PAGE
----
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Factors Controlling Transpiration and Photosynthesis in Tamarax Chinensis Lour.

Anderson, Jay E.
Ecology 1982 v.63 no.1 pp. 48-56
Tamarix chinensis, air, ambient temperature, carbon dioxide, diurnal variation, evaporative demand, gas exchange, herbaceous plants, humidity, leaves, light intensity, photosynthesis, phreatophytes, shade, solar radiation, stomata, stomatal movement, transpiration, water potential, water supply, water use efficiency, New Mexico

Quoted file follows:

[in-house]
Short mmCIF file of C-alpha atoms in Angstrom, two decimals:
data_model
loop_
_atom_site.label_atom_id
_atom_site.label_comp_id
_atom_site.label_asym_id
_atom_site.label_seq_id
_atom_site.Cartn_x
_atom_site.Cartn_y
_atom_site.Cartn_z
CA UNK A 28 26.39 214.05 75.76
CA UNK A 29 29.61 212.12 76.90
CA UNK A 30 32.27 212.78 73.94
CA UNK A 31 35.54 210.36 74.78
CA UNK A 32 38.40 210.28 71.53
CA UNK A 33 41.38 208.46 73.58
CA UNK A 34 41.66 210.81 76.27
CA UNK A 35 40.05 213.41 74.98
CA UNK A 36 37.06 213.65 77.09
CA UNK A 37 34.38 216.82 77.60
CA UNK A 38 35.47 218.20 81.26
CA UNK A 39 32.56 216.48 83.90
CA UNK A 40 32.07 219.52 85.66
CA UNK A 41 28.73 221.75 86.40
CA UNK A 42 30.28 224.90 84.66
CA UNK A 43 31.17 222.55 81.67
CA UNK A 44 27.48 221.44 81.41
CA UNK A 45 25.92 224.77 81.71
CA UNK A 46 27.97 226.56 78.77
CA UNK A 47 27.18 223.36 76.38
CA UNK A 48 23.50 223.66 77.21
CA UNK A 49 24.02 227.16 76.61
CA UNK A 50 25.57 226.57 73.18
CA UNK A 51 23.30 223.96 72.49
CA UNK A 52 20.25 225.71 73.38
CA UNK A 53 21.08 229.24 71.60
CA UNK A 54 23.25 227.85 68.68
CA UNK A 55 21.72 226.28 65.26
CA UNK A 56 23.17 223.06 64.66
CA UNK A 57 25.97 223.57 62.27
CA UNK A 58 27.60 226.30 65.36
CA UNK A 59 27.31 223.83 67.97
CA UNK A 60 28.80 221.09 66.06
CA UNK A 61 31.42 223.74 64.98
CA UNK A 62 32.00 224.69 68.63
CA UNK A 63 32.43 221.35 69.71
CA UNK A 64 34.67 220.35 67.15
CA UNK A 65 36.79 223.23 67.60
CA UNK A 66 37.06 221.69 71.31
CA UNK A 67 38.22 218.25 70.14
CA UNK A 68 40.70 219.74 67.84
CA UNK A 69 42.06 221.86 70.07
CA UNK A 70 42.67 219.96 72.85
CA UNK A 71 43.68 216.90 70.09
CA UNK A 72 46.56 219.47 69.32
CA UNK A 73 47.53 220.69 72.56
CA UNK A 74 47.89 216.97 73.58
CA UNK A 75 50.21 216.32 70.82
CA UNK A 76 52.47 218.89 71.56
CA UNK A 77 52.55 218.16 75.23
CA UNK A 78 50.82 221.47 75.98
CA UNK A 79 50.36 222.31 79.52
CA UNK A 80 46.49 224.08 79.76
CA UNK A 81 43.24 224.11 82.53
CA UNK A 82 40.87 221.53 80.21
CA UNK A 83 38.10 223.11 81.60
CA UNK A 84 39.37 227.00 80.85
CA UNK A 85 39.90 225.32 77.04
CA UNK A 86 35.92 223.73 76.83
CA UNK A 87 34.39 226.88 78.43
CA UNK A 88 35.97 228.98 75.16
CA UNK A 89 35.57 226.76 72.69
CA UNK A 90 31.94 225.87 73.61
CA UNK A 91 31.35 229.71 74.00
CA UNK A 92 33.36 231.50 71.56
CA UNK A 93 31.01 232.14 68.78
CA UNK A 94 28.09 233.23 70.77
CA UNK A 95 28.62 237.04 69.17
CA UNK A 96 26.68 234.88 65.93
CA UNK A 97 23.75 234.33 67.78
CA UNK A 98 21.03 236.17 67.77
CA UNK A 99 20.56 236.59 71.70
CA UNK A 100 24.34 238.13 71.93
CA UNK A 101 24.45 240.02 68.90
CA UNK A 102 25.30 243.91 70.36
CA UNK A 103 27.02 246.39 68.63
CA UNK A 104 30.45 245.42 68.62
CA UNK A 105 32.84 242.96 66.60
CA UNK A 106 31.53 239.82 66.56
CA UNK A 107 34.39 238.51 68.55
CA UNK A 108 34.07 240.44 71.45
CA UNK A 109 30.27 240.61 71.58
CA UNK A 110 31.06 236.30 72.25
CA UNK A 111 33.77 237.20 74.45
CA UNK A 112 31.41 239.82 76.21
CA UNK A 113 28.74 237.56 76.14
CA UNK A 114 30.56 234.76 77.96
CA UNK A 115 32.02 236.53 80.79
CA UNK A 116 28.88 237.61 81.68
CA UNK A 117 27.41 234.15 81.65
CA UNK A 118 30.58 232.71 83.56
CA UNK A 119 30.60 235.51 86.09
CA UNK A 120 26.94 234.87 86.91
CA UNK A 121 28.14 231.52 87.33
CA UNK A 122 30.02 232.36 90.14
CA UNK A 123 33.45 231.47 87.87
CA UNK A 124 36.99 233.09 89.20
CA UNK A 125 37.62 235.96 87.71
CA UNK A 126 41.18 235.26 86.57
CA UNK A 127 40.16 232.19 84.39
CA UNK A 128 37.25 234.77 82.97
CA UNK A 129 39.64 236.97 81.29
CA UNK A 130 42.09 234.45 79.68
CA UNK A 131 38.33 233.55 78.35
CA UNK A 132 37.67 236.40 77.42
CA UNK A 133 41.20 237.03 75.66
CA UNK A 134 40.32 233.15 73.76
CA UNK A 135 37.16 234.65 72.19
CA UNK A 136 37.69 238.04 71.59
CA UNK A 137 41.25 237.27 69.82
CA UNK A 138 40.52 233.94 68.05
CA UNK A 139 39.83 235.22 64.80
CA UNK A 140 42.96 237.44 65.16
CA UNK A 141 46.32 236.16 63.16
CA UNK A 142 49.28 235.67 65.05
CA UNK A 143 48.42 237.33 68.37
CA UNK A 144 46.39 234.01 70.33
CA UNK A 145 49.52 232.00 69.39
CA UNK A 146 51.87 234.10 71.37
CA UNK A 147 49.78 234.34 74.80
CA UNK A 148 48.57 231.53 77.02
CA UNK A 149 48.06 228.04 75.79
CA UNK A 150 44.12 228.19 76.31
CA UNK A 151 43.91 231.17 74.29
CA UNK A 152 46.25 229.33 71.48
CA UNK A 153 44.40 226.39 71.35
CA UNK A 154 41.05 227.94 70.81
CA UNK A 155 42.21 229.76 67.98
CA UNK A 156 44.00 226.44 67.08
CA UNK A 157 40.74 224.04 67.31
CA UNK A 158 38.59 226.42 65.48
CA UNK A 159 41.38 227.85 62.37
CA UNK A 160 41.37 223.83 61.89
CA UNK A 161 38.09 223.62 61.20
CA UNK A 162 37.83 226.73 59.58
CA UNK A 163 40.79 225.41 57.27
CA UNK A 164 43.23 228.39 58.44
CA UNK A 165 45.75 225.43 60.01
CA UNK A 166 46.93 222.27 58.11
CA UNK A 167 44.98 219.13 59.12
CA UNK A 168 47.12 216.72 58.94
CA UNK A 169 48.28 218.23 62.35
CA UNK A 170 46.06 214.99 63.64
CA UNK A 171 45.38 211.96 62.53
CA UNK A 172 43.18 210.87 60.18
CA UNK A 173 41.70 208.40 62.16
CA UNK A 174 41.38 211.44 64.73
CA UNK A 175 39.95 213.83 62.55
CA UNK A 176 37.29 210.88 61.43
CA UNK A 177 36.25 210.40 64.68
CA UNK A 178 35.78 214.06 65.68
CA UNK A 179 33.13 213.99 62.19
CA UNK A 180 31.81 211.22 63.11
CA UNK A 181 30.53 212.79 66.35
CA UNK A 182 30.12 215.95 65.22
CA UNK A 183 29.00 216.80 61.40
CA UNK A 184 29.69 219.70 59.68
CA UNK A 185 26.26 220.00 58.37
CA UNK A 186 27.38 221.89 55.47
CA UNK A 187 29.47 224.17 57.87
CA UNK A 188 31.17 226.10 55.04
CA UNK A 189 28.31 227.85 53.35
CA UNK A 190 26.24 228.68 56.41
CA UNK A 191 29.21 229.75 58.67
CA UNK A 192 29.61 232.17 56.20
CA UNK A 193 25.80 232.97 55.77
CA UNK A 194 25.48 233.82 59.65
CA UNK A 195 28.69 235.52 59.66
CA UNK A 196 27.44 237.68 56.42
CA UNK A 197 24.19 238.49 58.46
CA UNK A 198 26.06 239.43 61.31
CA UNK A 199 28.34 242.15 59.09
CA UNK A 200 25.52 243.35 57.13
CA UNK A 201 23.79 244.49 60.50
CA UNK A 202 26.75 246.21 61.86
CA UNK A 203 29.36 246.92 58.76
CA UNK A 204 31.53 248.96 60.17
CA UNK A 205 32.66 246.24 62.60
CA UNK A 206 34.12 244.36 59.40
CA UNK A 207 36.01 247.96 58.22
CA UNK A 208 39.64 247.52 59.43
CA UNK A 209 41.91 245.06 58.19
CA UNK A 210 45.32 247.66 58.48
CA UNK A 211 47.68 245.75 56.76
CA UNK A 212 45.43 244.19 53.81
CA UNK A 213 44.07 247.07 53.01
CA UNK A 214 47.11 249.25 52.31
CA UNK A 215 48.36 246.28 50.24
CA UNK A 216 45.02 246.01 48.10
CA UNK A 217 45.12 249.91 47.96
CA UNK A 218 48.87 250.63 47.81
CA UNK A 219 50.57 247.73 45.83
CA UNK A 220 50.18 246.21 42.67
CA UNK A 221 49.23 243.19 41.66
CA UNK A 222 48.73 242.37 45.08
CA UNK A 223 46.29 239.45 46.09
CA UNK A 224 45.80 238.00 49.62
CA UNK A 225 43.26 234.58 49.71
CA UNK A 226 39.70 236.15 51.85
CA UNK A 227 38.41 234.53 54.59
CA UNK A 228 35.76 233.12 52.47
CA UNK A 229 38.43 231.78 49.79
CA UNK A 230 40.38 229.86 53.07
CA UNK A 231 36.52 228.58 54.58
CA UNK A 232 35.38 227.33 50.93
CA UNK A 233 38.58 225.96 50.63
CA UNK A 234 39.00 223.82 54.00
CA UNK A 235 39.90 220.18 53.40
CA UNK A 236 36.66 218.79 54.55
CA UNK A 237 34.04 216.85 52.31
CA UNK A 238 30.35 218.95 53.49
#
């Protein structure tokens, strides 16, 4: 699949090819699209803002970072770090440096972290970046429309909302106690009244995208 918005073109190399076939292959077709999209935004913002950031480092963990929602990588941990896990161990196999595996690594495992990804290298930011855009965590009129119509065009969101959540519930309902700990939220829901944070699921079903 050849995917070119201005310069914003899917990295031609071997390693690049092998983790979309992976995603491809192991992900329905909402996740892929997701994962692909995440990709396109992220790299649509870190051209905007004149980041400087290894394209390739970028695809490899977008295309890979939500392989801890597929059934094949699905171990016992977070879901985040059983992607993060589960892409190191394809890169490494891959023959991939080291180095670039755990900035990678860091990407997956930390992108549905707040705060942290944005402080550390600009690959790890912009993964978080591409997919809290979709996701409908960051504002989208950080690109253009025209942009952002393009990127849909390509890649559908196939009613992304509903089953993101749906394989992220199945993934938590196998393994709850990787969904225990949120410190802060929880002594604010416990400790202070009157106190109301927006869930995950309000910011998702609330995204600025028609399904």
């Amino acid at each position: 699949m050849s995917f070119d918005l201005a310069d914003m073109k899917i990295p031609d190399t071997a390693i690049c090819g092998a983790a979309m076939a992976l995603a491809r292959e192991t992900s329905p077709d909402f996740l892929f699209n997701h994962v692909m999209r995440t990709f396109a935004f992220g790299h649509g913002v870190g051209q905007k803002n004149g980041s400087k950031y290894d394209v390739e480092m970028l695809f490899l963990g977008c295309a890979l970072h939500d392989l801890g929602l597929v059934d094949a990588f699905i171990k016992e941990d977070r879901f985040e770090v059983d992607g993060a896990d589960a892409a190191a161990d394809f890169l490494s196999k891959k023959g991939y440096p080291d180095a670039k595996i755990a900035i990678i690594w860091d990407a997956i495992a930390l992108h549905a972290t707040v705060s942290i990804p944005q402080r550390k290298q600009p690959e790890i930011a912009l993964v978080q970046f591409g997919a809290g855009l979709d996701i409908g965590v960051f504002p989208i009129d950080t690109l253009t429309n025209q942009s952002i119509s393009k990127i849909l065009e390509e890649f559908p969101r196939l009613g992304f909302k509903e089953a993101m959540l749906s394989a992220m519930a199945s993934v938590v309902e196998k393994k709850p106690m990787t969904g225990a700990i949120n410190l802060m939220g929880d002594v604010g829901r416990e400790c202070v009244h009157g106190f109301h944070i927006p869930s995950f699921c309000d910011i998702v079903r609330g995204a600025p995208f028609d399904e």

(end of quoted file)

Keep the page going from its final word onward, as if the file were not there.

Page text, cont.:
Photosynthetic and stomatal responses of Tamarix chinensis to temperature, light, and humidity were investigated in the field in New Mexico and in the laboratory. Transpiration rates for T. chinensis were similar to those of several herbaceous plants and co—occurring phreatophytes. Net photosynthetic rates and water use efficiency of T. chinesis were lower than for other species. Photosynthesis was light saturated at a photon flux density equal to 44% of full sunlight. Carbon dioxide assimiliation was tightly coupled to irradiance below light saturation. Leaf resistances remained low at photon flux densities above one—third of full sunlight, but increased linearly with decreasing photon flux density below that level. Shading for 5 min resulted in a doubling of leaf resistance. The rapid response of stomata to changing light conditions is probably an adaptation to conserve moisture when light is limiting to photosynthesis. Optimal leaf temperatures for photosynthesis were 23°—28° C, which correspond roughly to ambient temperatures during the early part of the day when evaporative demand was relatively low. T. chinensis stomata appeared to respond directly to changes in the leaf—to—air absolute humidity gradient. At constant temperature, leaf resistance increased linearly with increases in the leaf—air humidity gradient. Midday depressions of gas exchange invariably occurred in the field, despite the fact that the plants had an abundant water supply. These depressions resulted from increases in leaf resistance in response to increasing evaporative demand of the air. This response results in improved water use efficiency during the hottest portion of the day. Plant water potential decreased from pre—dawn values of about —0.9 MPa to minimal values of about —2.6 MPa by midmorning. Improvements in bulk water status were often observed during the afternoon when leaf resistances were higher. Diurnal patterns suggested that leaf resistance was largely a function of temperature, light, and humidity, rather than plant water status.